Individual illustration of the kind of background we're talking here.

Hours before Rumsfeld arrived to visit Karimov last month, an Uzbek court ordered the release of Fatima Mukadyrova, 62. That's to say, her sentence was reduced from six years in prison to a $283 fine.

The Uzbek Foreign minister had called her, AP wrote, "an <active> member of Hizb ut-Tahrir, a banned extremist group that seeks to create an Islamic state in Central Asia". She had been accused, according to Reuters, of "setting up an underground cell of women propagating Hizb ut-Tahrir ideas".

The British embassador, however, called her case "another example of a gross breach of human rights in Uzbekistan", and this is what the Reuters report from before her release noted about it:

Uzbek dissident's mother jailed for six years

[..] Fatima Mukadyrova, 62, had accused prison authorities of torturing her son to death and had shown diplomats and foreign journalists post-mortem photographs of his heavily scalded and disfigured body.

A court in the capital Tashkent found her guilty of fomenting racial hatred and "infringement of the constitutional order" over banned Muslim pamphlets police said they had found in her apartment.

Human rights activists said her sentence was an attempt to silence her protests. Britain's ambassador to Uzbekistan, Craig Murray, described it as "simply appalling".

[..] Last year, Mukadyrova showed photographs of her son's body. His teeth were smashed, his nails had been ripped out and his body had been cut, bruised and scalded. Prison officials said he died in a fight with other inmates who threw hot tea on him.

"The reason they gave her six years is as a lesson to those who dare to speak out," said Vasilya Inoyatova, the head of an unofficial Uzbek human rights group, Ezgulik.

The AP report from after her release notes that the body of Mukadyrova's son

was found with scald marks, and a report by the U.N. special envoy for torture said an expert found the wounds were consistent with someone being immersed in a tub of boiling water.

Mukadirova had met with numerous journalists and displayed pictures of her son's body, also appealing to authorities to punish those involved.

Now the only reason this woman was set free was because her case drew enough international attention, and did so right at the eve of Rumsfeld's visit. Weren't it for that, she would have gone to jail as a "Muslim extremist", and be tortured herself.

How many people like her have there been, the past ten years? And if we see the uprising now, the (suicide)bombings, it begs the question - what came first, and what yielded which? Chicken or egg?
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Reply Tue 30 Mar, 2004 06:39 pm
More background info:

Uzbekistan: UN Rapporteur Says Use Of Torture 'Systematic'

By Zamira Eshanova
[Radio Free Europe / Radio Liberty, December 2002]

Theo van Boven, the United Nations human rights rapporteur on torture, last week concluded his two-week fact-finding mission in Uzbekistan with the declaration that torture is "systematic" in the country's prisons and detention camps. RFE/RL reports that van Boven's report only upholds what Uzbek rights activists and former political prisoners have been saying for years.

[..] Tolib Yoqubov, chairman of the nongovernmental Human Rights Society of Uzbekistan, said Tashkent was pressured into allowing van Boven's visit, a claim he said is substantiated by the fact that the Uzbek press was largely silent during the course of his visit.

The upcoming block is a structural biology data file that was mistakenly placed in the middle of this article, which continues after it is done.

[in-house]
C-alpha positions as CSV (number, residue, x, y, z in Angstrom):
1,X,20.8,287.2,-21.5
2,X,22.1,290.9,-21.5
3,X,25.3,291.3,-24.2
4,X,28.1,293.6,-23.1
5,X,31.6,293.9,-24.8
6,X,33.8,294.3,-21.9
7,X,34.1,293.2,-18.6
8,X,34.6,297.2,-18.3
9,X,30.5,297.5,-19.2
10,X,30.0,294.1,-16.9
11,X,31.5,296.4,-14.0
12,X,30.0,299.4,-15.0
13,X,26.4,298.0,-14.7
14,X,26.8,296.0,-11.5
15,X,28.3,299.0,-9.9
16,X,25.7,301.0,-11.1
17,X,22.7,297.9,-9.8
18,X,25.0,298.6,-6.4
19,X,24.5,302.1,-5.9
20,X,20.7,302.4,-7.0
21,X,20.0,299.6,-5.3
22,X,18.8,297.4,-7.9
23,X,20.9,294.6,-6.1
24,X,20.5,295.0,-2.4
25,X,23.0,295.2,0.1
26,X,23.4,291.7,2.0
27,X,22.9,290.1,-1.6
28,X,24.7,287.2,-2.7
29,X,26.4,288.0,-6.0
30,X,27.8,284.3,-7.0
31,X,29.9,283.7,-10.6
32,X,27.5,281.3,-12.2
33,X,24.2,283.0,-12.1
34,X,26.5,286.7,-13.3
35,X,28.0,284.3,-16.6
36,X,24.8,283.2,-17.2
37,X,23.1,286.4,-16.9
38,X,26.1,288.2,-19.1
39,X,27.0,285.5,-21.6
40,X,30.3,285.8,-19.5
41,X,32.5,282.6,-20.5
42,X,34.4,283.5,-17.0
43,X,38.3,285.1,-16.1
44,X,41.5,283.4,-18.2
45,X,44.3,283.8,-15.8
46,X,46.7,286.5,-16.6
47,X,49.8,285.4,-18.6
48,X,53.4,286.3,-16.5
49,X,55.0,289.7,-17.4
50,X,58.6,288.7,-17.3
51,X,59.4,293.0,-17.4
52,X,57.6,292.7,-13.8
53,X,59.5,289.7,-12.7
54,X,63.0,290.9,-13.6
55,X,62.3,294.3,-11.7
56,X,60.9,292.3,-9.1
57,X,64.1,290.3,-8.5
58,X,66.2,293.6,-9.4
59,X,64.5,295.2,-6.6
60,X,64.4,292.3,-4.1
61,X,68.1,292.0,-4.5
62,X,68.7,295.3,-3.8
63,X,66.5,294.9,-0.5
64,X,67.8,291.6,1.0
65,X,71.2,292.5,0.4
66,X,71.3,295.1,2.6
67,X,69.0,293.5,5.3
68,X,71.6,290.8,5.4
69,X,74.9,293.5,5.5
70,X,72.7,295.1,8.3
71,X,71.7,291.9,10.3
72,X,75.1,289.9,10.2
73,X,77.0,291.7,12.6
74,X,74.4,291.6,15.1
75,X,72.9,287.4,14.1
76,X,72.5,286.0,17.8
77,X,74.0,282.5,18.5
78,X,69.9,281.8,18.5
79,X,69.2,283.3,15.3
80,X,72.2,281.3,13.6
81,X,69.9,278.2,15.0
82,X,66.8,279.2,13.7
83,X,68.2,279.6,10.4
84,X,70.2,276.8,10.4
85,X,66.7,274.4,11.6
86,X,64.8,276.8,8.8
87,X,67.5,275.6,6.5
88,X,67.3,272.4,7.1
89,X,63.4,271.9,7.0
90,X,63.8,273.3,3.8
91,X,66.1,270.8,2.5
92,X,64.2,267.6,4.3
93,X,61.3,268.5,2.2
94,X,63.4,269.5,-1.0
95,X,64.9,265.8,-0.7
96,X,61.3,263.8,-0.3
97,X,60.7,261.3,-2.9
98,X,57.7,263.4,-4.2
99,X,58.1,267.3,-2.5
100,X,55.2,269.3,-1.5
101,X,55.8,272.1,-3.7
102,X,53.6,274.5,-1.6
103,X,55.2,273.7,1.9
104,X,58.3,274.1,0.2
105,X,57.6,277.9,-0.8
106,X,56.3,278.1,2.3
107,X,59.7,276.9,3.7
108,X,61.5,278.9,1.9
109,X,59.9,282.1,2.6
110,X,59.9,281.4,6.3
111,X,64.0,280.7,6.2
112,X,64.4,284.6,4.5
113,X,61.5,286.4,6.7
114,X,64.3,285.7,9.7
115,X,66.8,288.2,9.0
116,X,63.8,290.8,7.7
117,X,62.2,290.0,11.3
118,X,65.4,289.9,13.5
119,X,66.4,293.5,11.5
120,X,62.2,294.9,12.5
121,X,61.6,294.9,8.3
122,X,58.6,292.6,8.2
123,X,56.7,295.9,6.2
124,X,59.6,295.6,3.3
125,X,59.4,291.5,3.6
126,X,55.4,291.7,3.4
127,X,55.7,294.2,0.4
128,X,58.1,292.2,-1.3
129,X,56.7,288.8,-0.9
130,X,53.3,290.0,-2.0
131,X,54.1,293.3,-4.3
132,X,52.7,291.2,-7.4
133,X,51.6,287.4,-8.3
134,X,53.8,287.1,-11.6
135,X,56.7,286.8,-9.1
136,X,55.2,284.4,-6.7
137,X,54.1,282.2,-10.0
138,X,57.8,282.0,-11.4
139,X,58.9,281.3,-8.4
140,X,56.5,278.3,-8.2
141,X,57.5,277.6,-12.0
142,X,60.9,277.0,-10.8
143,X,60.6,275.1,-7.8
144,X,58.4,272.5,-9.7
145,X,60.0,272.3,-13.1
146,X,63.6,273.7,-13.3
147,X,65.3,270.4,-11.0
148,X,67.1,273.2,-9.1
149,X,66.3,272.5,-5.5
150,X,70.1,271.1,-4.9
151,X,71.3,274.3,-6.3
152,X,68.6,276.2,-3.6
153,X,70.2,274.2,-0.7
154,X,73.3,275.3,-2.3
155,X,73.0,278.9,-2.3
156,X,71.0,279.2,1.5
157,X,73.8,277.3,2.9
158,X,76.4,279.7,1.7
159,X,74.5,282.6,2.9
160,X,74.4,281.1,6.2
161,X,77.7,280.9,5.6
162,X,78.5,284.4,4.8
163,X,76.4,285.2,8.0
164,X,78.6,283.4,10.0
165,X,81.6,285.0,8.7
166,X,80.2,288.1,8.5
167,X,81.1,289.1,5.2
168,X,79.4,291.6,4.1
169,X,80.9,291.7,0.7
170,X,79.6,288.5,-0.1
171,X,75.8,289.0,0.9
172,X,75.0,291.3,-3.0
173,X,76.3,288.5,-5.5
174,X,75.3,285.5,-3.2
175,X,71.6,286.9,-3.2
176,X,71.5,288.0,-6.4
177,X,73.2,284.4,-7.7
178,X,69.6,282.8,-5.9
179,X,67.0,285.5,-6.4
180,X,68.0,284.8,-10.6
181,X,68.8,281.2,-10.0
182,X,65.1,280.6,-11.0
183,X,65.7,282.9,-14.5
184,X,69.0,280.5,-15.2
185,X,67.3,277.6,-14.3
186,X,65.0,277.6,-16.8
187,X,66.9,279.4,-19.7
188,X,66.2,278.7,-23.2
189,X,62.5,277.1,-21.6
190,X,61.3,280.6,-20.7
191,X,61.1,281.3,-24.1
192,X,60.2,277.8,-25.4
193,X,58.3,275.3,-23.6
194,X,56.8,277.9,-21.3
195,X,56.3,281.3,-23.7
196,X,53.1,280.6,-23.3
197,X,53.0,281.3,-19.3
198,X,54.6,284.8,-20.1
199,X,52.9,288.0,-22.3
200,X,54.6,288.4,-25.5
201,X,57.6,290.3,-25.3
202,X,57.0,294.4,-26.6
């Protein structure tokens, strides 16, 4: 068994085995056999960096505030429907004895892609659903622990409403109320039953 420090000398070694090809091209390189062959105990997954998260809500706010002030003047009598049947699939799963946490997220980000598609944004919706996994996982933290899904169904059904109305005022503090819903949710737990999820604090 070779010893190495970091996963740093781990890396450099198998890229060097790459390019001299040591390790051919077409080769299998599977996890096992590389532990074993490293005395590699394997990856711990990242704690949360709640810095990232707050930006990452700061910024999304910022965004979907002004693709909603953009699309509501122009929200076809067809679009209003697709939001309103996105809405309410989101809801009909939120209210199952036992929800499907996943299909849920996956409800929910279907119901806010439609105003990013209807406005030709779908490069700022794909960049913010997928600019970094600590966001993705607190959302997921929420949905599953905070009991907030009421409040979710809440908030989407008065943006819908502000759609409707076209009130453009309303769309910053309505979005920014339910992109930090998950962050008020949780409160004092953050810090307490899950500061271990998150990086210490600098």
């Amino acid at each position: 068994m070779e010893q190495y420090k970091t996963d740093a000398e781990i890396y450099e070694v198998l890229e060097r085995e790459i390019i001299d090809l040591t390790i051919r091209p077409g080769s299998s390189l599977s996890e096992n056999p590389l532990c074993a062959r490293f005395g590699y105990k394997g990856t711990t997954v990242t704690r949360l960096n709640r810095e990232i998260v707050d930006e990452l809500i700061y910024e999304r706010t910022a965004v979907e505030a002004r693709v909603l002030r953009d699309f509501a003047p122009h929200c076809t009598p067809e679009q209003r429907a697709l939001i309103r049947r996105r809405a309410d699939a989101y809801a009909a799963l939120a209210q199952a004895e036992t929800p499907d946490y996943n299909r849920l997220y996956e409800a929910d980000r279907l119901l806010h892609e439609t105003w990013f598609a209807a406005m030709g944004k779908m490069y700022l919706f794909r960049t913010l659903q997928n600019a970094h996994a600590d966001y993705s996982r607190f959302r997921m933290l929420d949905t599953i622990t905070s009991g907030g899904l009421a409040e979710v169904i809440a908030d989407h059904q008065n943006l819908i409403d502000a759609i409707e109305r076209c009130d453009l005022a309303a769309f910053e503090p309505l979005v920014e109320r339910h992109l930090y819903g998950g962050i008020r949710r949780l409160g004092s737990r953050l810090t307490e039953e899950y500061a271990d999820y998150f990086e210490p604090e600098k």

[..] Yoqubov attended a special UN session on torture in Uzbekistan held in Geneva in 1999. He said the situation has not changed since then. "During the three years since the first [UN] session, hundreds of detainees and prisoners have been killed during interrogation. There are thousands of documents that show that barbaric torture has been continuously used in Uzbekistan," Yoqubov said.

Safar Bekjon is an Uzbek political dissident currently living in exile in Switzerland. Jailed as a member of the opposition Erk Party, Bekjon spent three years in Uzbek prisons between 1993 and 1996. He was reportedly near death when he was released under pressure from the international human rights community.

Bekjon offered a detailed look at life in the Uzbek prison system in his well-known book, "At the Threshold of Hell." He said letters and other documents he has received since his own release from prison appear to show that torture in Uzbek prisons and detention camps has not slowed and is in fact on the rise. "Even I am horrified by the documents and pictures I've received from Uzbek prisons. They show dead bodies. They show people whose ears and noses have been cut off, whose eyes have been put out, whose bodies have been burned with boiling water or fire," Bekjon said.

Bekjon and other Uzbek dissidents say they believe the use of torture in prisons and detention centers is highly organized and used as much to terrorize the general public as to extract confessions from those being interrogated. "In the first detention center, the detainee is beaten, verbally humiliated, punched, hung upside down, given electric-shock treatment, forced to wear a gas mask, and then made to inhale chemical gases. If a detainee doesn't sign the necessary document, a false confession fabricated by interrogators, then different torture methods are used. This includes cutting off fingernails, punching needles under people's nails, putting sticks or other objects into the anus, and raping women. These are mass-scale, special torture techniques. Authorities don't mind if the general public knows about this torture. It keeps them in constant terror," Bekjon said.